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September 8, 2010

Mandatory Mediation in Motor Vehicle Tort Claims

The Court of Appeal for Ontario has recently held that the refusal of an insurer to mediate a motor vehicle tort claim should attract cost consequences, per subsections 258.6(1) and (2) of the Insurance Act. See Keam v. Caddey, 2010 ONCA 565.

Significantly, the insurer had refused to mediate on the basis that it was of the opinion that the plaintiff's injuries did not meet the threshold test under the Insurance Act. Also significant was the fact that the Court of Appeal said that the offer to settle made by the insurer prior to trial, although a low offer of just $17,500, was an acceptance by the insurer that there was a potential claim to litigate - and therefore mediate.

The consequence of this decision might be to limit offers to settle in cases where insurers would otherwise make a low offer to settle in order to avoid the costs of a trial, especially where threshold is an issue. The other consequence, of course, is that insurers now will have to undertake the expense of mediation even where there is little or no chance of reaching a settlement.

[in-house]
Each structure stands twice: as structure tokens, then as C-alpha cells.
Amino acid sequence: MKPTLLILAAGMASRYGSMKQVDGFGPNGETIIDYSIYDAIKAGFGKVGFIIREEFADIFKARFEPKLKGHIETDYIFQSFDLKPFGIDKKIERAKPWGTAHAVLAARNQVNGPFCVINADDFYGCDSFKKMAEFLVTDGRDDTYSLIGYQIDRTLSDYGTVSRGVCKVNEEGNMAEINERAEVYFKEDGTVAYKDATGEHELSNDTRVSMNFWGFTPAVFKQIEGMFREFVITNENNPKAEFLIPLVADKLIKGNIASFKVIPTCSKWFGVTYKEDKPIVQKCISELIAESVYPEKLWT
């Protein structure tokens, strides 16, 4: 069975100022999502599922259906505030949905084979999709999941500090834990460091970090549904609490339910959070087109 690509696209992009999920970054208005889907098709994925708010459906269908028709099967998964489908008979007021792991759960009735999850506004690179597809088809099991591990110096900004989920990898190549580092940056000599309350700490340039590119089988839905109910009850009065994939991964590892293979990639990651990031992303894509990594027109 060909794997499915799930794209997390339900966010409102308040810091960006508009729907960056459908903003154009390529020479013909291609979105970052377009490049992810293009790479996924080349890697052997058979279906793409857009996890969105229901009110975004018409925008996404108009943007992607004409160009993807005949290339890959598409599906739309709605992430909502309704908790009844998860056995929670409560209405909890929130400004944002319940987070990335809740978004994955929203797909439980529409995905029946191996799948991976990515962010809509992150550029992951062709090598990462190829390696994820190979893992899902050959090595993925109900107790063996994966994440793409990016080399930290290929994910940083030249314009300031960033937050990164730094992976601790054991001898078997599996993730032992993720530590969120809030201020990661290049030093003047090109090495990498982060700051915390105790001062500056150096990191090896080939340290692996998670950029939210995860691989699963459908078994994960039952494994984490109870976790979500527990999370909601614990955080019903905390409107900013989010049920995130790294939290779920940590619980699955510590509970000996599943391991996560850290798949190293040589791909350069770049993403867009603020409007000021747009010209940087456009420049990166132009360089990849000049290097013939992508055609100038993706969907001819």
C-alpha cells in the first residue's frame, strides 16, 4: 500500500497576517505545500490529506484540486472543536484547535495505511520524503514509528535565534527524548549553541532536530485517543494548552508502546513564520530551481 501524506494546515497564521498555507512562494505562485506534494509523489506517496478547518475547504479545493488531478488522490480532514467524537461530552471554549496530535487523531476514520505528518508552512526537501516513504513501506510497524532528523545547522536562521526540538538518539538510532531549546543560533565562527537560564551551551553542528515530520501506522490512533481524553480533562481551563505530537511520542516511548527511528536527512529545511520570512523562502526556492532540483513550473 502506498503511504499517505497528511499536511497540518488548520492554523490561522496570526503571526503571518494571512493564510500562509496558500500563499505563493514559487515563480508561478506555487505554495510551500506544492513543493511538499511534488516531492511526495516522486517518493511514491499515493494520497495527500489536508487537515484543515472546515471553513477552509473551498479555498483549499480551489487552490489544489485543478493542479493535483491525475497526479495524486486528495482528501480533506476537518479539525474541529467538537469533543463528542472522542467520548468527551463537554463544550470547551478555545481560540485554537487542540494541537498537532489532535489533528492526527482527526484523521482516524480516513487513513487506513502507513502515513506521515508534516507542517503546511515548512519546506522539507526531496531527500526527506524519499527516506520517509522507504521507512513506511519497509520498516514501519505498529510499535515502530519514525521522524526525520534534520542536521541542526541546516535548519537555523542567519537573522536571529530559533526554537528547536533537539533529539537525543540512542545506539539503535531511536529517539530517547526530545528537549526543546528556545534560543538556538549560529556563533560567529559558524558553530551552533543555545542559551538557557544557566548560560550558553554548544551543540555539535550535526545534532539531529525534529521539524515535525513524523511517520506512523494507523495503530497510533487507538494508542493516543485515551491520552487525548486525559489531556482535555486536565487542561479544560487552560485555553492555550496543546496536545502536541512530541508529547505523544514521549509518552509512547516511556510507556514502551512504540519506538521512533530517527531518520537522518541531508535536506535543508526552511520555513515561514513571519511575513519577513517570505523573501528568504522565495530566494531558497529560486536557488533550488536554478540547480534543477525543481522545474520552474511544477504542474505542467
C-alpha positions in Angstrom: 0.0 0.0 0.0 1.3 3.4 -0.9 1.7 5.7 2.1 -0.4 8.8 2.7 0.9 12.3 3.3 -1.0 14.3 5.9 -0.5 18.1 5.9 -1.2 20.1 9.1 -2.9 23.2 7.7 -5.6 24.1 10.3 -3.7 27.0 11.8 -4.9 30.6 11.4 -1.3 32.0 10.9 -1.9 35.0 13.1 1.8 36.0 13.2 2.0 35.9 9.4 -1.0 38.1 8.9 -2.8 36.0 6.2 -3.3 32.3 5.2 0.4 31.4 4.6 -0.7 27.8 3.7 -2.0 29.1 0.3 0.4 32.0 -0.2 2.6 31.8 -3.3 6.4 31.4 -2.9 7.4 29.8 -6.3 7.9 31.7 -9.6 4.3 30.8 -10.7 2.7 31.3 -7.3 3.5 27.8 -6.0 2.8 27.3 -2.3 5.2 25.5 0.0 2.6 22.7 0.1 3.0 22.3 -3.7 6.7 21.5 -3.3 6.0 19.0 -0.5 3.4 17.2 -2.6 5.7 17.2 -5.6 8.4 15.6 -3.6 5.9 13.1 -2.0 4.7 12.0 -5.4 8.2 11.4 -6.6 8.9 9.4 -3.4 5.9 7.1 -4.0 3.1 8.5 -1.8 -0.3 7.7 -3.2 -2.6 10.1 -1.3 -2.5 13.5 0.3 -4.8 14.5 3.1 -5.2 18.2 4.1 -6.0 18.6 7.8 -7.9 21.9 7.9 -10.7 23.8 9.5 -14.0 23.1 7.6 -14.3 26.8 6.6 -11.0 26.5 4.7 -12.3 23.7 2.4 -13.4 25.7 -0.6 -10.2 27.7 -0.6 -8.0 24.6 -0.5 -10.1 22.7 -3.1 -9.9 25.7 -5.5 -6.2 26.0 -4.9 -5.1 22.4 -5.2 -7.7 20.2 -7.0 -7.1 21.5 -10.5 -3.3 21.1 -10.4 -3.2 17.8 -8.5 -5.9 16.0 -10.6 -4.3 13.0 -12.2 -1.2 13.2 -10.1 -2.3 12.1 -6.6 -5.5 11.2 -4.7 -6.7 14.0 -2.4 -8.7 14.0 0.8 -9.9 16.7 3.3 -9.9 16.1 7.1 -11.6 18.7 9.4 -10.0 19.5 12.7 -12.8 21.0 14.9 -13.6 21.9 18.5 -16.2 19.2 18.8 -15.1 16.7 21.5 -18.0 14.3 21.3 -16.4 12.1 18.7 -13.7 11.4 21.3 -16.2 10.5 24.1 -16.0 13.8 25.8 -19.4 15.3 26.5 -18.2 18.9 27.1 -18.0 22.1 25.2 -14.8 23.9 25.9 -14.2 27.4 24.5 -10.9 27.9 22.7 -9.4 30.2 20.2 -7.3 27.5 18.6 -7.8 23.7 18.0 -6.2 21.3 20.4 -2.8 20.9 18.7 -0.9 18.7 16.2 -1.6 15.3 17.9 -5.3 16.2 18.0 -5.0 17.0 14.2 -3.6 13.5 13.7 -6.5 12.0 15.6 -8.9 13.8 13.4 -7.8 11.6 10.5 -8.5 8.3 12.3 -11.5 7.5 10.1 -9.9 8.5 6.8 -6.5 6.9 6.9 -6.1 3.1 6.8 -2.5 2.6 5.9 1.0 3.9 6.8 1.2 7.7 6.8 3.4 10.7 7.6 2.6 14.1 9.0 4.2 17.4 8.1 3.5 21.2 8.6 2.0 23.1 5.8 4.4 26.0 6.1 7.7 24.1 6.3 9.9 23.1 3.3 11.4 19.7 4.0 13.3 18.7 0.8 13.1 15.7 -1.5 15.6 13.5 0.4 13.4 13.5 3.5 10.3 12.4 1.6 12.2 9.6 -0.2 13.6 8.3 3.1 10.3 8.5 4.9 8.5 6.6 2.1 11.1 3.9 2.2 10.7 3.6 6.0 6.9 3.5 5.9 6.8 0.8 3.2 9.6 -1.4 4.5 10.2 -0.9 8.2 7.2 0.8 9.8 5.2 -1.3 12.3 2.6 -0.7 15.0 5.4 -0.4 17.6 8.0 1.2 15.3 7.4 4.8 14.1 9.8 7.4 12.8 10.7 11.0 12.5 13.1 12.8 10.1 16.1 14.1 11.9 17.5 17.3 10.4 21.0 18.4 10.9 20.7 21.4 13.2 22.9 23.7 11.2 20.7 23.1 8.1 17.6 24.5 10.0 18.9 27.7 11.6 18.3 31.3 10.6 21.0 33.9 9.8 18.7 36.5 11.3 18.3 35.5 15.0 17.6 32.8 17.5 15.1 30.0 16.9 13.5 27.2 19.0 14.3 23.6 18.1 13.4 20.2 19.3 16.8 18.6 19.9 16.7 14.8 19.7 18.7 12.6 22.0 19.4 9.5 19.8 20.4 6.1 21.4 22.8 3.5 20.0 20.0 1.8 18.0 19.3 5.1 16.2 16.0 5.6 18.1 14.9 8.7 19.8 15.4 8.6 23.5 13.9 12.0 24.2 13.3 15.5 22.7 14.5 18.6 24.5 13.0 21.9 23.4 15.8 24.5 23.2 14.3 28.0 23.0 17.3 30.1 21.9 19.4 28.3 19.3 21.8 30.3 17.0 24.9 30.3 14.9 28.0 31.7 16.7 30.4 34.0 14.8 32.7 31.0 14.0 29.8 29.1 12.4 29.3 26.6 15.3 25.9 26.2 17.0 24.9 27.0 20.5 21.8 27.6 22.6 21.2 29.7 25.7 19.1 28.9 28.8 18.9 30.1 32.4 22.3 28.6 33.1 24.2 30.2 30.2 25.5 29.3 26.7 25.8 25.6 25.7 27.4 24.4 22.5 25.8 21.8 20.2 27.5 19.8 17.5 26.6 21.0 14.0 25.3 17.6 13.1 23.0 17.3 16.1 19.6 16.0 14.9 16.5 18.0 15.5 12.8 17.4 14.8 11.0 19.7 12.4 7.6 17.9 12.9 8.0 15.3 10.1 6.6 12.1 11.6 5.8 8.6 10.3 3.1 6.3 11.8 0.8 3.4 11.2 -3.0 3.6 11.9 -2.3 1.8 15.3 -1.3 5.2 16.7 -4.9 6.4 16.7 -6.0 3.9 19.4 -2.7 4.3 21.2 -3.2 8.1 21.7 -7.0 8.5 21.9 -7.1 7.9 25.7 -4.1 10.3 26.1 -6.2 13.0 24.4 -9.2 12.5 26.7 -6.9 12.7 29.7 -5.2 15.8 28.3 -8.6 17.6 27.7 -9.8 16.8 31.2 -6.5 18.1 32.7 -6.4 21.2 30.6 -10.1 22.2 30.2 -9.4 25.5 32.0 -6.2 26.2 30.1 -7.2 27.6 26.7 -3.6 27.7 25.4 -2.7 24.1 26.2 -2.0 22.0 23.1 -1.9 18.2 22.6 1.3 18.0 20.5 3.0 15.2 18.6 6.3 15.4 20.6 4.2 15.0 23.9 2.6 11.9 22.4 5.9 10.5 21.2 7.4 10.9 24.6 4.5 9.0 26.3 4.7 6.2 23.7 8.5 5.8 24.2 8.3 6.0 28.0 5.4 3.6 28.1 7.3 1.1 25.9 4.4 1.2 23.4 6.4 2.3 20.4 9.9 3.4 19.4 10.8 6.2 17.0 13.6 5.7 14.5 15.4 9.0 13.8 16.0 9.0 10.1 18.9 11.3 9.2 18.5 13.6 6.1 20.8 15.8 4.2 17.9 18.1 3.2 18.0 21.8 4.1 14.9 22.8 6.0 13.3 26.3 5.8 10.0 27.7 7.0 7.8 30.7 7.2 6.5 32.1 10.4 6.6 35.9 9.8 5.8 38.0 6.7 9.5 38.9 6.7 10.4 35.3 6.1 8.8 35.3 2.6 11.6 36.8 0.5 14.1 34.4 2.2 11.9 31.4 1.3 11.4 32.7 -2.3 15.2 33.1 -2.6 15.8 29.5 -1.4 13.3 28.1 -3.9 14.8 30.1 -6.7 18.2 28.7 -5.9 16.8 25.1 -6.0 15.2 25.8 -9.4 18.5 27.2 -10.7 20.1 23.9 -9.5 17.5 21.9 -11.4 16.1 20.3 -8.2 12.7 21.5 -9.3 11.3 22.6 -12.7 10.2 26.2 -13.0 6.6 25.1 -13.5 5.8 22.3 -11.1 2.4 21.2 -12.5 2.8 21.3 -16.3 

The facts of the case are: After examinations for discovery, plaintiff's counsel wrote counsel for the insurer asking if they could mediate the claim pursuant to s. 258.6 of the Insurance Act. The insurer ignored the first letter. Plaintiff's counsel wrote again. In both letters plaintiff's counsel referred to costs consequences following trial if the insurer failed to participate. The insurer then responded that it would not mediate because it did not think the plaintiff's injuries met threshold. A year later, the insurer made an offer to settle for $17,500 plus interest and costs. The plaintiff won the trial and plaintiff's counsel sought substantial indemnity costs against the insurer for the failure to mediate, which the trial judge refused.

The Court of Appeal, however, found that the insurer had failed to comply with its statutory obligation to mediate per s. 258.6. The appropriate costs consequences were a "significant remedial penalty" in the amount of $40,000 in addition to the costs already awarded by the trial judge for the usual partial indemnity costs award.

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